June has been a busy month. The weather, lack of mountain snow pack and low rainfall has been in the forefront of all farm duties. Unseasonably dry weather has prompted us to start hay season early by almost three weeks. The forecast is calling for 90- 100 degree temps for the next week and the grass will loose it’s quality quickly. It’s all hands on deck while the sun shines. We are carrying fire extinguishers and shovels on our equipment, just in case.
The crooked barn is almost gone and the permits have been secured for the replacement structure. Beginning construction has been delayed until hay season is complete.
Just a few days after our attendance at the annual logging operator fire danger training, a fire broke out on State lands just a few miles from the farm.
I detected a whiff a smoke about mid-day. By 2pm I could see smoke billowing up over our hillside. Neighbors were scrambling to determine what was going on. Thanks to social media and an alert Niece of mine, we found out the the Oregon Department of Forestry had been notified of the smoke early in the day with a 911 call by an alert individual.
By they time we knew anything was going on, the ODF had trucks, helicopters, planes and ground crews battling the fire that was in an area of dry slash. The ground affected had been a logging operation completed in early spring. Someone was using the land for recreation when the fire broke out. The slash/residue left after the logging operation was dried out from the unseasonable warm spring and became a tinderbox for the fire to take off quickly. The fire spread up a canyon and threatened to keep going.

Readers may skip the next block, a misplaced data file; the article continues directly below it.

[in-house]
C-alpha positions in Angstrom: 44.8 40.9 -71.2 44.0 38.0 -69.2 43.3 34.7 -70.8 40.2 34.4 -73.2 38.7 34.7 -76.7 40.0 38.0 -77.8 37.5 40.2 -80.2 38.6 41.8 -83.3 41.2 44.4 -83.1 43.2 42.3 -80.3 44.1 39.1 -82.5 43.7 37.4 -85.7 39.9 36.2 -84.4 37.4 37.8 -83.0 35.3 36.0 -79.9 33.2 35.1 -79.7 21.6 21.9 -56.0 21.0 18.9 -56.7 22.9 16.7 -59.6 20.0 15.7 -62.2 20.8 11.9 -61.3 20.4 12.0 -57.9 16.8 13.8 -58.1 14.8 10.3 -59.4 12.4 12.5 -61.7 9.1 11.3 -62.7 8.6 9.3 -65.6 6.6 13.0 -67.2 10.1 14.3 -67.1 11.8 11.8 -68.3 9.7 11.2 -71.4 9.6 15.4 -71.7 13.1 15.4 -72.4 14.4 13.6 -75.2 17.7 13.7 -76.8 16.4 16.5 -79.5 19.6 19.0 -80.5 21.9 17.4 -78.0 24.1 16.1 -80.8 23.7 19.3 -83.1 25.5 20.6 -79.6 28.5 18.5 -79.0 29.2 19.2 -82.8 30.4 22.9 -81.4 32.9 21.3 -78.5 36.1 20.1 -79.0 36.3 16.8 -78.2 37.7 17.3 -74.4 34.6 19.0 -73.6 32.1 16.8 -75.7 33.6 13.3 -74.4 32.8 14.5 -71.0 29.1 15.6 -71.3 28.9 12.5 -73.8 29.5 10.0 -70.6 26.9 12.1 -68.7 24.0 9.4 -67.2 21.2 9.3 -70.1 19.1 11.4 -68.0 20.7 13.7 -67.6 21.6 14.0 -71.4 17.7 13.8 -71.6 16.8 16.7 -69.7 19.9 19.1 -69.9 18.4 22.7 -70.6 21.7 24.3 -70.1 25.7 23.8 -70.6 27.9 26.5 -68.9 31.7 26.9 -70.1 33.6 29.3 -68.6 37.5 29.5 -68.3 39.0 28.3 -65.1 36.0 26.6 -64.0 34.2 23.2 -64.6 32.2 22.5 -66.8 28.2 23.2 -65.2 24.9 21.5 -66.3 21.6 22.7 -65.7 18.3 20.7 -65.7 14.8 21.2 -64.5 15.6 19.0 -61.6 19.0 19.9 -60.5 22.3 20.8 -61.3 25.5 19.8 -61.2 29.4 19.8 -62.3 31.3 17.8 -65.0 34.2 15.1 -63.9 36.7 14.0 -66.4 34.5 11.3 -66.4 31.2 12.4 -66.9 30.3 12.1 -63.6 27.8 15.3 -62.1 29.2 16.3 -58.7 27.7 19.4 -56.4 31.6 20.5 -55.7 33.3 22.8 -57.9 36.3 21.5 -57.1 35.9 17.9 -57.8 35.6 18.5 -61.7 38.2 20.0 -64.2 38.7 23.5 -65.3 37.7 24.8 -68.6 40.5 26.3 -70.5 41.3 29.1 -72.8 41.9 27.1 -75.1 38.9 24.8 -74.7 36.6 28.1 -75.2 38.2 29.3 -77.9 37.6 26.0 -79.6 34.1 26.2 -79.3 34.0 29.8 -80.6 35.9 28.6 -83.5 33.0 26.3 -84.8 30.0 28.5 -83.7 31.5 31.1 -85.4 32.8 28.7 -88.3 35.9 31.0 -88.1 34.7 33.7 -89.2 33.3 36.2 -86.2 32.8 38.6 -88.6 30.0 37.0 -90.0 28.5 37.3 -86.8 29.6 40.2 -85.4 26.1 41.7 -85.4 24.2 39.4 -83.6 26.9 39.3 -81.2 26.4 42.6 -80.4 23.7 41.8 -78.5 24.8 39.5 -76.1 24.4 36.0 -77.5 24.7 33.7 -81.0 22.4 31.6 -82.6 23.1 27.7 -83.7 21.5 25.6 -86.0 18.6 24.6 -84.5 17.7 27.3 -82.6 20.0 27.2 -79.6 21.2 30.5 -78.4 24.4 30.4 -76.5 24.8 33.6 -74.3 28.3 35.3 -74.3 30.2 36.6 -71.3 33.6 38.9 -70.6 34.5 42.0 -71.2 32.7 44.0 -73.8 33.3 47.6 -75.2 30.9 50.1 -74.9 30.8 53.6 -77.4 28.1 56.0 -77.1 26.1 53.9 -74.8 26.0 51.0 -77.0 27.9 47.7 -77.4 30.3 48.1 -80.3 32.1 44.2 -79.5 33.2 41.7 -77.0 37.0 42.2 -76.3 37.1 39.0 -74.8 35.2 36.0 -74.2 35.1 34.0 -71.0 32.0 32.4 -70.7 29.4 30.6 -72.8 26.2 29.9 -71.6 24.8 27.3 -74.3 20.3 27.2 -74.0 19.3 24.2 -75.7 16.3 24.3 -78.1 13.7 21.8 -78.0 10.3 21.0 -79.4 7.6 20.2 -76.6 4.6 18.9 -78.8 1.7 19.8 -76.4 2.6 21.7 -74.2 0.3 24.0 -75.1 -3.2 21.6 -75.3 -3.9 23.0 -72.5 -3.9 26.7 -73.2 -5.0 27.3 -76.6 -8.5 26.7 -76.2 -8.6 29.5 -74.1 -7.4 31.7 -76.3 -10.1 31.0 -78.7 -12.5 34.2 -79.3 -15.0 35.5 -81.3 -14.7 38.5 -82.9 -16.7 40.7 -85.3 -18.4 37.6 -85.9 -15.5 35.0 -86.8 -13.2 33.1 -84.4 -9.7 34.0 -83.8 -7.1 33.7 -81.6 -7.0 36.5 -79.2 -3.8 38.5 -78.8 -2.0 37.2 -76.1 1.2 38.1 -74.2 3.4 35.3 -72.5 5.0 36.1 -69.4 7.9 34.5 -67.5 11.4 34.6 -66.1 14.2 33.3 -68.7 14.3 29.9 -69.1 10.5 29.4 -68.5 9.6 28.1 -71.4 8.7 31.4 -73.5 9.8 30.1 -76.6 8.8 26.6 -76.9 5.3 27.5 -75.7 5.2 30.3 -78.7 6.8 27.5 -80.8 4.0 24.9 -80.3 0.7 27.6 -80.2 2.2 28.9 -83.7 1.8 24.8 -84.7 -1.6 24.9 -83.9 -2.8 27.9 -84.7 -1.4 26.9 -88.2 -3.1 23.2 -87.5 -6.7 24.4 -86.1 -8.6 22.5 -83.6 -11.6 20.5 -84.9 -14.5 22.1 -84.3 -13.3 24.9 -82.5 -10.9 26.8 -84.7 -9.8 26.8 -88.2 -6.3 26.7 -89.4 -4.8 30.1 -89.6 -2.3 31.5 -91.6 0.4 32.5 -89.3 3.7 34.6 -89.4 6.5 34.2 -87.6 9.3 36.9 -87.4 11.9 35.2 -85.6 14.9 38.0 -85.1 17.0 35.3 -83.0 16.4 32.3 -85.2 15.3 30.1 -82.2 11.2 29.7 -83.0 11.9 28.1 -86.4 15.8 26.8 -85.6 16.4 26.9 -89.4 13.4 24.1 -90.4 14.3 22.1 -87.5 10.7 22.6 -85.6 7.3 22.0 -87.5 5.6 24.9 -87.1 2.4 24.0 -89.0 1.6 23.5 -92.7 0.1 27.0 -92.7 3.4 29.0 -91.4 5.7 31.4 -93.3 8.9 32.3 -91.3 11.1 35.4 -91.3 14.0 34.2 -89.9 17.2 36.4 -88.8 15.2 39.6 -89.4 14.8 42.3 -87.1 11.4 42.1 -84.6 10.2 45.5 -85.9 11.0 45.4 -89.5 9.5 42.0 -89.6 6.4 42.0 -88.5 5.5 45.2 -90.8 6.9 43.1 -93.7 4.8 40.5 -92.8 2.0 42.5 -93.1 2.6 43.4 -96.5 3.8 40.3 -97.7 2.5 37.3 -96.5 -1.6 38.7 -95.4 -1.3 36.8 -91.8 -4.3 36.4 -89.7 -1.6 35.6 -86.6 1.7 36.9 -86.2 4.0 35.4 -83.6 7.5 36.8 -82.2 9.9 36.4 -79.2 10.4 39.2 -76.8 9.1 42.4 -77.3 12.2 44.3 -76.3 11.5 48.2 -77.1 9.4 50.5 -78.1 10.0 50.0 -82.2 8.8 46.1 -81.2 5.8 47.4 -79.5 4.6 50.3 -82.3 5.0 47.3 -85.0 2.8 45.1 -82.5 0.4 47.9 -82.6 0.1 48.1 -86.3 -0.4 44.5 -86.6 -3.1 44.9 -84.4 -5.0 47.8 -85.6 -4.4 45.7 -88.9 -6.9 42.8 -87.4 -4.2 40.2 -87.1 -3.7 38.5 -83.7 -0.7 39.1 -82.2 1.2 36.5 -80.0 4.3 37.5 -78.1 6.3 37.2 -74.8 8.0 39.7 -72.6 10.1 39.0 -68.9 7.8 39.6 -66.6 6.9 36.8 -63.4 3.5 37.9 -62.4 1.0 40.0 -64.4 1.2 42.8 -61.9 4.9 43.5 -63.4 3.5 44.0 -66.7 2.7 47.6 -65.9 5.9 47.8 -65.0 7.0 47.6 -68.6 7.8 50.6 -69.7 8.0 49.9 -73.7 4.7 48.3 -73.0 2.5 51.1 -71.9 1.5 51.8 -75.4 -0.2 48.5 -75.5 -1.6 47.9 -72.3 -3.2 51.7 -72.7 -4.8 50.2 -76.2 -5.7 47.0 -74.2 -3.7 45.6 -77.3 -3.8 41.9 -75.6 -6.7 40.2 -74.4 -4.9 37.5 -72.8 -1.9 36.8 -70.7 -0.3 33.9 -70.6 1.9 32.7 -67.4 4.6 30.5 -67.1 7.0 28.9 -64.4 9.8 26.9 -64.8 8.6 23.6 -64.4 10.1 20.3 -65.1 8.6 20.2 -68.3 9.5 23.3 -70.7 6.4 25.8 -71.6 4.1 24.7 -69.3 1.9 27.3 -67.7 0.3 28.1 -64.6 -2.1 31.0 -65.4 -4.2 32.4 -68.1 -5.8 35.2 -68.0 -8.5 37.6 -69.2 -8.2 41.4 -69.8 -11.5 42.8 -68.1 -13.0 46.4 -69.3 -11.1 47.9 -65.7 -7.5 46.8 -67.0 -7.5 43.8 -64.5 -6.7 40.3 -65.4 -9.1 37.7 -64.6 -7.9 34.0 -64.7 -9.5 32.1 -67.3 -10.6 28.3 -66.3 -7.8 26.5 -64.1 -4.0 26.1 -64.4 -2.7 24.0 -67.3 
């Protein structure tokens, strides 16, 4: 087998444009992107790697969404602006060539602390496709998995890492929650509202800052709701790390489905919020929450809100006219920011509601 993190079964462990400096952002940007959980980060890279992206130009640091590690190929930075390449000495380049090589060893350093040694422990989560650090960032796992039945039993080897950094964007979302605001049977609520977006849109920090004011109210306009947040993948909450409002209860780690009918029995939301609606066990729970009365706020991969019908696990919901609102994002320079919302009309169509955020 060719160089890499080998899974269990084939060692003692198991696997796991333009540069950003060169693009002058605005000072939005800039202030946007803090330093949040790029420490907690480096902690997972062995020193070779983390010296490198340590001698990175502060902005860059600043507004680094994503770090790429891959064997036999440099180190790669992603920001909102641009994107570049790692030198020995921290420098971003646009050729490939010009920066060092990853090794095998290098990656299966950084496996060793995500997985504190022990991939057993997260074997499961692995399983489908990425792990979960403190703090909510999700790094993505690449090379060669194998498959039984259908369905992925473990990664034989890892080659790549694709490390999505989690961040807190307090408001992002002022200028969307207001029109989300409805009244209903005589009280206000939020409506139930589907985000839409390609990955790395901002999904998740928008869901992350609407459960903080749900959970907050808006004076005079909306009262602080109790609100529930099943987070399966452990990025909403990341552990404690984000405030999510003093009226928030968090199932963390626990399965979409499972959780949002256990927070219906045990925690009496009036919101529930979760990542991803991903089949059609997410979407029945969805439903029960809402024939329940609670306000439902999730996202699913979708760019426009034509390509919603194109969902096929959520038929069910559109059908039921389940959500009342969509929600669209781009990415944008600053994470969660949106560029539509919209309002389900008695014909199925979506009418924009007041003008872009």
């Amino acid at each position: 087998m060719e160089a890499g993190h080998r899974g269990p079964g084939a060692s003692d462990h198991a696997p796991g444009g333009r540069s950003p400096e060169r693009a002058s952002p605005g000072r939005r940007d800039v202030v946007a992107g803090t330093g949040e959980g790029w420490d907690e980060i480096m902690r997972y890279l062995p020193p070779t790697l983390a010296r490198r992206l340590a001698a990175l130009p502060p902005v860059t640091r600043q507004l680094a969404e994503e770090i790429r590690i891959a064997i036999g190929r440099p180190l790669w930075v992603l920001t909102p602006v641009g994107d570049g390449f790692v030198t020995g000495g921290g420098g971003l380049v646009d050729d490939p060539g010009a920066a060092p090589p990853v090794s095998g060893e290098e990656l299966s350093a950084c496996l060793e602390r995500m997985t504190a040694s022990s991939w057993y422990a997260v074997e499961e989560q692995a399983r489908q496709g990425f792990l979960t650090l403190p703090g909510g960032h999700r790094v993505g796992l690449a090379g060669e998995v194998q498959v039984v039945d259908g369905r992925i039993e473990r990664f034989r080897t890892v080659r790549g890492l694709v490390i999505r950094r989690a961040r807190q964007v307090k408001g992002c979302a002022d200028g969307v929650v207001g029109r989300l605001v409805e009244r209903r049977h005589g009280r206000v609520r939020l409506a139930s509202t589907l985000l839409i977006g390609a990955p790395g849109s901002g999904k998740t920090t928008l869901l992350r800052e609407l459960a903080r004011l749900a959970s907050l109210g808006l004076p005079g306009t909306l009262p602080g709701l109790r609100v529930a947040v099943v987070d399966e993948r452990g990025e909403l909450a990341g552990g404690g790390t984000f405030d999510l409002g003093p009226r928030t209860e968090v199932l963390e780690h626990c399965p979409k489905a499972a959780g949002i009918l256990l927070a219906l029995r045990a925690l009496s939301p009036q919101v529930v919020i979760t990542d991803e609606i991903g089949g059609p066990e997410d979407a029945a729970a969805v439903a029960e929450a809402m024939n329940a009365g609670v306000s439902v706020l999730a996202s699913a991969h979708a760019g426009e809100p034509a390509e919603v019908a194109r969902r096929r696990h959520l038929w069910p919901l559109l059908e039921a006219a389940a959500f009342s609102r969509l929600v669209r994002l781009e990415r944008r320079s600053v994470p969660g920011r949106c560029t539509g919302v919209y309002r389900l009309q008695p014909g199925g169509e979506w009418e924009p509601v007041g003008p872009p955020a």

Because of the quick response from ODF and local fire departments from many regions, the fire was contained at 67 acres. It was way too close for me.
Our logging project for this summer has been postponed because of the fire danger. We are not willing to risk the danger. There are always many other tasks we can do on the farm to keep busy until the fall rains come.